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Opioid Battle

University and Brockton awarded funding for the fight

Fifty Brockton residents lost their lives to opioid overdoses last year. Now, federal funding will allow the city to team with its longtime partner Bridgewater State University to help in the battle against addiction.

BSU will oversee $1.3 million that is part of the federal government’s HEALing Communities Study, an effort to identify practices that can be implemented across the country to reduce opioid addiction. The program will also create new internships for BSU students who will directly assist in the project.  

Brockton is one of 67 participating communities aiming to reduce opioid overdose deaths over the next three years by 40 percent. The $1.3 million will be used to hire a coordinator, fund student internships, and take other steps to develop and implement an action plan.

Brockton officials “wanted BSU to play a larger role because of our past successes in leadership in the opioid arena,” said Vinny deMacedo, Bridgewater’s director of regional partnerships and a proponent of taking action on the opioid front since his days as a state representative. “I felt this was one of the most important issues we as a commonwealth have to address.”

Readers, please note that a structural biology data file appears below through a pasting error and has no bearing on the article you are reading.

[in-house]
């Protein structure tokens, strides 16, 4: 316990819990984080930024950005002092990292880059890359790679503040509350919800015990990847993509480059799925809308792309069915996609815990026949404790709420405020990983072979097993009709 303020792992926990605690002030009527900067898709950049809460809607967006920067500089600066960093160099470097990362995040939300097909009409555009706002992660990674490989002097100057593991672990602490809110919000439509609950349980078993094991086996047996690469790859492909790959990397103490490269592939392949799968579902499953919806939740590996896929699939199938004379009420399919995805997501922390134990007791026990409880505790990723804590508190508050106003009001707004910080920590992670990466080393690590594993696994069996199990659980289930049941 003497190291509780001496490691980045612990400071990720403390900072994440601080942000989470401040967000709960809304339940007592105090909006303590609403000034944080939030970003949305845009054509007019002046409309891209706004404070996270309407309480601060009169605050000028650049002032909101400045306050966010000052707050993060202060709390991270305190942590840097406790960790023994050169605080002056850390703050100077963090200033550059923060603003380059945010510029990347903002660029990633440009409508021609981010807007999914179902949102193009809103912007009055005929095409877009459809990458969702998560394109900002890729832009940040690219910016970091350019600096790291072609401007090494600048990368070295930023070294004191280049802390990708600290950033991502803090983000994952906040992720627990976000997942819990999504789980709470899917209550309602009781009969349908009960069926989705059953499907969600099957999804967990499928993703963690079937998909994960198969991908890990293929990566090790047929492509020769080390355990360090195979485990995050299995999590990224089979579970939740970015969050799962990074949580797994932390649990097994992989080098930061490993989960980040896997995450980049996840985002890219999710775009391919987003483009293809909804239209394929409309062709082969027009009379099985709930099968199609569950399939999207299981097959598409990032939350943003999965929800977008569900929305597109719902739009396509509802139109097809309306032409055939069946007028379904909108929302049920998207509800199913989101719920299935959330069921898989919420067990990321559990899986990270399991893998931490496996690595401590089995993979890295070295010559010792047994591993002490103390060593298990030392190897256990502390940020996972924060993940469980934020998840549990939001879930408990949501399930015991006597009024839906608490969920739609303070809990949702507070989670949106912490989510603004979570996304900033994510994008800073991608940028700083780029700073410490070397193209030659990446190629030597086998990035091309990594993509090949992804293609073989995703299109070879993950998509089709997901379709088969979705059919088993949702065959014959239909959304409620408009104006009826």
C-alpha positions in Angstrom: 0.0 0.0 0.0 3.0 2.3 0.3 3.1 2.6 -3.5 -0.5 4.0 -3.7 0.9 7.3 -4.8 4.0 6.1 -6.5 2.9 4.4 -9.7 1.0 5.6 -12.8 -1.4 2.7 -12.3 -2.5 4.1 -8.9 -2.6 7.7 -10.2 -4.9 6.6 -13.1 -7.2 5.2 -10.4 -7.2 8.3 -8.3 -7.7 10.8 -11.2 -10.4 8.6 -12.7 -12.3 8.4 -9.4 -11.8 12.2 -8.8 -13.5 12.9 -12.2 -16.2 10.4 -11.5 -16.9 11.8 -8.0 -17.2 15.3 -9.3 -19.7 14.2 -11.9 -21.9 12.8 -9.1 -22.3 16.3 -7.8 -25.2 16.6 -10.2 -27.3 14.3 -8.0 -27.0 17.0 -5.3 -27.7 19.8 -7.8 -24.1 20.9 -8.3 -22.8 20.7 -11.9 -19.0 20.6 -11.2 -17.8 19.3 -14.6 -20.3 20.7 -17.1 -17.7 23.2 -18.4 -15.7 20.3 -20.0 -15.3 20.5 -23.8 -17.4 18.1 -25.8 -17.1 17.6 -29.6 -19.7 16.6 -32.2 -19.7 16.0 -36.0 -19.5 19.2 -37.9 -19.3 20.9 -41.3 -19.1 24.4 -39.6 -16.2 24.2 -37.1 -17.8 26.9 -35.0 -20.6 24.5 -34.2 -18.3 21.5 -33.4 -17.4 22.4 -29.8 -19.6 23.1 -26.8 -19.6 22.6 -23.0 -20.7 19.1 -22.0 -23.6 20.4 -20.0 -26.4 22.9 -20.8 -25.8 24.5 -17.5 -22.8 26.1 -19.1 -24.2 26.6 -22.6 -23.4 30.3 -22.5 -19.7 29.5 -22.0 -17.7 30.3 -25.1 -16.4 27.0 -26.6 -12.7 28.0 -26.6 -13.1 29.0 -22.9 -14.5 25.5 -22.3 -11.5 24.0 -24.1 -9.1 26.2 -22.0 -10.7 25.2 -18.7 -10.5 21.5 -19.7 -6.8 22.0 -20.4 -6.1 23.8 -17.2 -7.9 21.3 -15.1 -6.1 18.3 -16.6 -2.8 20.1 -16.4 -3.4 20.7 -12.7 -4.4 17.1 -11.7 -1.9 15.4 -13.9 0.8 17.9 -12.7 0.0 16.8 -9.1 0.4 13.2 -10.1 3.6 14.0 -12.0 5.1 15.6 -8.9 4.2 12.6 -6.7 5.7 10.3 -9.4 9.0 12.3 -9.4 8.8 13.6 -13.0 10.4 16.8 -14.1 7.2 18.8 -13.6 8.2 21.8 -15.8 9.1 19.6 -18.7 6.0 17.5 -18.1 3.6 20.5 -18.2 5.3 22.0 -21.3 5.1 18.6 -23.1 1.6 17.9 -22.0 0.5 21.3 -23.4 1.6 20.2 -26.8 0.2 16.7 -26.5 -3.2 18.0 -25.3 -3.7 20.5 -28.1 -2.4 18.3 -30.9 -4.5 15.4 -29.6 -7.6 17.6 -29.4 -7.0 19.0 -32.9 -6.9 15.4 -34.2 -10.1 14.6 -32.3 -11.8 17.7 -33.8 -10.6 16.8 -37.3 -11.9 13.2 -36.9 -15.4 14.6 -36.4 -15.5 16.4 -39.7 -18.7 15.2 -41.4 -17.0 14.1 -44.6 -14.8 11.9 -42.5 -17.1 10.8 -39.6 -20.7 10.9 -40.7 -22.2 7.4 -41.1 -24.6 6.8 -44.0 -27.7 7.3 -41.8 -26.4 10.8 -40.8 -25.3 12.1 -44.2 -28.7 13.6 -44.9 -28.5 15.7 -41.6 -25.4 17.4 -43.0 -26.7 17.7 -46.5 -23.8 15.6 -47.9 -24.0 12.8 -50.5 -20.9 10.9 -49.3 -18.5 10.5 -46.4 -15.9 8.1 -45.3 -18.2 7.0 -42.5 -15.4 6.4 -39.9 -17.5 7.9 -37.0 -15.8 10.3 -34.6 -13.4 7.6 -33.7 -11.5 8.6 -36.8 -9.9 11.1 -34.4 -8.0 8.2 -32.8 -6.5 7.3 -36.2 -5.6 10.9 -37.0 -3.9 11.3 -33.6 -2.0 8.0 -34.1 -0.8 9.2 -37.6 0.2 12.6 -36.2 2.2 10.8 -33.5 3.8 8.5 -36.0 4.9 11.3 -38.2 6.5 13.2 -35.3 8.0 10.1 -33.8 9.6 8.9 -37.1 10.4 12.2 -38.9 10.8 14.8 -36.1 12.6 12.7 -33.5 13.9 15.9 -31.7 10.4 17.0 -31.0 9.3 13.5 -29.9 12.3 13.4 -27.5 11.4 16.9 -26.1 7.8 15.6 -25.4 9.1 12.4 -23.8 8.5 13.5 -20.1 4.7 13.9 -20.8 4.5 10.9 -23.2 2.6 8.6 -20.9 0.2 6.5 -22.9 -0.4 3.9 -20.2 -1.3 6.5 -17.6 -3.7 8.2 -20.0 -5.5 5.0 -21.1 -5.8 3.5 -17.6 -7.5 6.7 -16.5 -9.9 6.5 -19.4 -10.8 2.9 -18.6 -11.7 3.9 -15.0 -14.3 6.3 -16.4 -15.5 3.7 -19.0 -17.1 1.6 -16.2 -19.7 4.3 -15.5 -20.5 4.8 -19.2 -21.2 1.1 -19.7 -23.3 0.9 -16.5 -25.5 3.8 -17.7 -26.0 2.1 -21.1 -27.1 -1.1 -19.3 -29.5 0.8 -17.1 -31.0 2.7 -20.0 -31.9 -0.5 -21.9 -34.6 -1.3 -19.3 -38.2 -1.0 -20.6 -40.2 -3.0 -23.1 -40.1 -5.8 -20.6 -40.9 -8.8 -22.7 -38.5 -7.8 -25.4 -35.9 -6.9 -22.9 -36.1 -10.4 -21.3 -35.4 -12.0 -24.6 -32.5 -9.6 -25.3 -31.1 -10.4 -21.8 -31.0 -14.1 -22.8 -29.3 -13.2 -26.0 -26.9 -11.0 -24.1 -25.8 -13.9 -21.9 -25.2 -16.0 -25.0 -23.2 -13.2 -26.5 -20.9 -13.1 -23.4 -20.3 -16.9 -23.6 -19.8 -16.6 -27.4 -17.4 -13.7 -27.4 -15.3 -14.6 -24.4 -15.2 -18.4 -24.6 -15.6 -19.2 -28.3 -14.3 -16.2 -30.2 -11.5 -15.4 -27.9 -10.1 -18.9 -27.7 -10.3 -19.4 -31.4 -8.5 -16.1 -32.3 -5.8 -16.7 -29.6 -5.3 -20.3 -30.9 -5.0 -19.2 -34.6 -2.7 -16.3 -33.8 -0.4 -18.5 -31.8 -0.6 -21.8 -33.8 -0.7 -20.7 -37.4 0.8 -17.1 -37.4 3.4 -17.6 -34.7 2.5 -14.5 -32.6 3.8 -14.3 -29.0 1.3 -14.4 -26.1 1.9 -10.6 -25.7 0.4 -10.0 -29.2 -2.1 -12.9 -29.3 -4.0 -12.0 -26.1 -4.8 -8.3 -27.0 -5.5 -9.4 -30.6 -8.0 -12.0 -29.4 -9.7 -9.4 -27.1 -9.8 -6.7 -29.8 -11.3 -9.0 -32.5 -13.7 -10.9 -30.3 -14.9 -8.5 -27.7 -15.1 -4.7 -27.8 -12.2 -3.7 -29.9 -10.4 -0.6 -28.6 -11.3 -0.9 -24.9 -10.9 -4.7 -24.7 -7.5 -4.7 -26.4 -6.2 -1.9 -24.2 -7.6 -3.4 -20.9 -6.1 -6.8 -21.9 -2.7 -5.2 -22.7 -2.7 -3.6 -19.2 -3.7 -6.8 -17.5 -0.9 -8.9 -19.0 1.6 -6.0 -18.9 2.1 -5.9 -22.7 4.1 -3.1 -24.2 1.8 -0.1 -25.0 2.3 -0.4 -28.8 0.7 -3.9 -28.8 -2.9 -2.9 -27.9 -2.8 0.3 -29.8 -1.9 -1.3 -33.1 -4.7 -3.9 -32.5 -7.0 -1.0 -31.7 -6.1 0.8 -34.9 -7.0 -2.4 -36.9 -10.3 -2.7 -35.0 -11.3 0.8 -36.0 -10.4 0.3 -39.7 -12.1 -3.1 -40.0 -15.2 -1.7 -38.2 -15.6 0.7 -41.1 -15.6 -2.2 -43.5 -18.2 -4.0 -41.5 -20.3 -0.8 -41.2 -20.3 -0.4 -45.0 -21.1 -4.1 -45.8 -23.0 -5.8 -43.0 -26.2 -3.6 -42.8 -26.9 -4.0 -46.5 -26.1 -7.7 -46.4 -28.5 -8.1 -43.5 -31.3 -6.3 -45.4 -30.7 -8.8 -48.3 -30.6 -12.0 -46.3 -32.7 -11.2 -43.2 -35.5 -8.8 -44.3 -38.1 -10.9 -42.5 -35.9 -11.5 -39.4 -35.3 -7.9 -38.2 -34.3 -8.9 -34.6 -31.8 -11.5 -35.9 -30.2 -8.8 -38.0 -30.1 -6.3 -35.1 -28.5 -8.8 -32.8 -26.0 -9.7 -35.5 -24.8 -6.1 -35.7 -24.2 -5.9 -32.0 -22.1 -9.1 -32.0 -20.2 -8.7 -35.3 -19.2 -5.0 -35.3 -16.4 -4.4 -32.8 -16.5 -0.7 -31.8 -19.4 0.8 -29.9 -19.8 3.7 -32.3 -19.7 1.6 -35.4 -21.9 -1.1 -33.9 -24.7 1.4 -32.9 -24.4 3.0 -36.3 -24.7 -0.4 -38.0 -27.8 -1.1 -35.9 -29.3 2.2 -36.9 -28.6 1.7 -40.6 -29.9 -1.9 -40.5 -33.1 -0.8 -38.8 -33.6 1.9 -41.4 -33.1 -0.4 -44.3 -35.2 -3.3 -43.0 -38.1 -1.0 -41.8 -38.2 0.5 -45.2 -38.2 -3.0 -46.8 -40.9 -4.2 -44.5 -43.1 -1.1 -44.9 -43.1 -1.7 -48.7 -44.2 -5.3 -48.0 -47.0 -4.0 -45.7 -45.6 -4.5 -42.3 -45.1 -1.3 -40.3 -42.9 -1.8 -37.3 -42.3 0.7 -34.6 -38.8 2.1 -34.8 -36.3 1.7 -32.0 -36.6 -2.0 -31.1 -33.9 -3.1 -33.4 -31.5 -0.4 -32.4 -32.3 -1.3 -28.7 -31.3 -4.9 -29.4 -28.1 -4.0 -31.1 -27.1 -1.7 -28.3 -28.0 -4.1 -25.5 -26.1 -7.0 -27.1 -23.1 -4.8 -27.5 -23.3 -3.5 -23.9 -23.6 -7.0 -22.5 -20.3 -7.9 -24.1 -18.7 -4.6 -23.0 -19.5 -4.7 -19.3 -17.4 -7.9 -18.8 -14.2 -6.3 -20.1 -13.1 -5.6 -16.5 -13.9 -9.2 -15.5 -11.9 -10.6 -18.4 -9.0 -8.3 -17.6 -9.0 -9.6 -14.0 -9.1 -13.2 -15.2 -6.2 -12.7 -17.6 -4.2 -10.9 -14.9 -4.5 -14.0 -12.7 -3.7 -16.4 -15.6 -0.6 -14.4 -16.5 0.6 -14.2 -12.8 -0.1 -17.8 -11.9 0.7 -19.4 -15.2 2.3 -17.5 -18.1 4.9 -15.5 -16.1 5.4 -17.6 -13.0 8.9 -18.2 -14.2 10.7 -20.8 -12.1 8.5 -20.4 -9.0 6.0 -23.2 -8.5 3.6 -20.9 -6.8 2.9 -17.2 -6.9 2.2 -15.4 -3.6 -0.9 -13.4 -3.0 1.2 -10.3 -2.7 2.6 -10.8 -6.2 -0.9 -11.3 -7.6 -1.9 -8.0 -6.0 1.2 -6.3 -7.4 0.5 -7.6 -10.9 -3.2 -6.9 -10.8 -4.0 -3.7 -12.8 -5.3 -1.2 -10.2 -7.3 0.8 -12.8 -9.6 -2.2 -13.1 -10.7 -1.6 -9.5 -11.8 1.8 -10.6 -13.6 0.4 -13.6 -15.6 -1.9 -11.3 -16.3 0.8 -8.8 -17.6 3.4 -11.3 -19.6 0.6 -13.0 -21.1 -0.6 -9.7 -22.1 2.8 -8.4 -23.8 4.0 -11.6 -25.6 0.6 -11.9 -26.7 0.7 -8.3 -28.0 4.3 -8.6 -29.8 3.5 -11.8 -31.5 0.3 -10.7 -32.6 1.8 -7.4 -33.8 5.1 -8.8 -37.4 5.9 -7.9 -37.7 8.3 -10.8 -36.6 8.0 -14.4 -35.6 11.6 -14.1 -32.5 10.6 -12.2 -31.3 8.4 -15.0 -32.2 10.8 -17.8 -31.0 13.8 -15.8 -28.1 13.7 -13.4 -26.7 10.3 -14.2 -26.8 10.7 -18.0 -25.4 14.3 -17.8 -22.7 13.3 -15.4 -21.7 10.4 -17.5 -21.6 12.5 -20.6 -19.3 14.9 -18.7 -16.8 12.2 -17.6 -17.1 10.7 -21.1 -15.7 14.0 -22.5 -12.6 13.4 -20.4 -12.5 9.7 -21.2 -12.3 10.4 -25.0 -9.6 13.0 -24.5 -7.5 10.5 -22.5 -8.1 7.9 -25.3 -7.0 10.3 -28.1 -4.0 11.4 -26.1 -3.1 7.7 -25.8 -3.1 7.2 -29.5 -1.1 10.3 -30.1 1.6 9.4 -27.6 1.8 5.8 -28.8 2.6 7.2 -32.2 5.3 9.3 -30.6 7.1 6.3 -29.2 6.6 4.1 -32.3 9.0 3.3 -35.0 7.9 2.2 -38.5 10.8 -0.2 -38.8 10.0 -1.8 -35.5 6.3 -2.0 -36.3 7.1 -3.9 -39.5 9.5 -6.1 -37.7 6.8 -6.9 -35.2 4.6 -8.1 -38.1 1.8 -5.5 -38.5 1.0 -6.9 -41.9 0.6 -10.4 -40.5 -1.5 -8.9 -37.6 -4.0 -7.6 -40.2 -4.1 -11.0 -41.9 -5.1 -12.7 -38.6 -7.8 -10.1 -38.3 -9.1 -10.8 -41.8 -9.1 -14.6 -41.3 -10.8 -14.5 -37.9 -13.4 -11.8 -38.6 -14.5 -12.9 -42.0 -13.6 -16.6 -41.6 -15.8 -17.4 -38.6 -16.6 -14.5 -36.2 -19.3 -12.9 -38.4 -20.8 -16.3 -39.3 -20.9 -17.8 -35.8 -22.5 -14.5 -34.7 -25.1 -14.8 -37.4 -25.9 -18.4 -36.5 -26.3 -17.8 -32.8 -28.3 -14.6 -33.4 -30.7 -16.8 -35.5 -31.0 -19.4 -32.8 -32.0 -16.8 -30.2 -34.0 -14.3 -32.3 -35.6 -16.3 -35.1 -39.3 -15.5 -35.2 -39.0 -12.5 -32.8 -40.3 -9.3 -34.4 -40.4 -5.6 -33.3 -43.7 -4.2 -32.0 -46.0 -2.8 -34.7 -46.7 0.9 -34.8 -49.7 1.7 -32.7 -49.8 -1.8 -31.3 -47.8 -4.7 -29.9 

Bridgewater has long played a role in responding to the opioid crisis. Administrators serve on task forces and the university was the first higher education institution in the country to make the overdose reversal drug Narcan publicly available across campus.

The problem also strikes close to the BSU community as students cope with family members who are battling or passed away from addiction.

“It’s one of the main reasons for Bridgewater to get involved,” said Dr. Chris Frazer, executive director of the Wellness Center.

The study, which is led in Massachusetts by Boston Medical Center, will also deliver a direct benefit to BSU students with up to 10 internships per semester. Interns could come from social work, psychology, public health and other disciplines. Their roles could include research and data analysis as well as directly serving partner organizations.

“It gets our students out there in the community,” Frazer said. “It builds a pipeline to go out and do really meaningful work.” 

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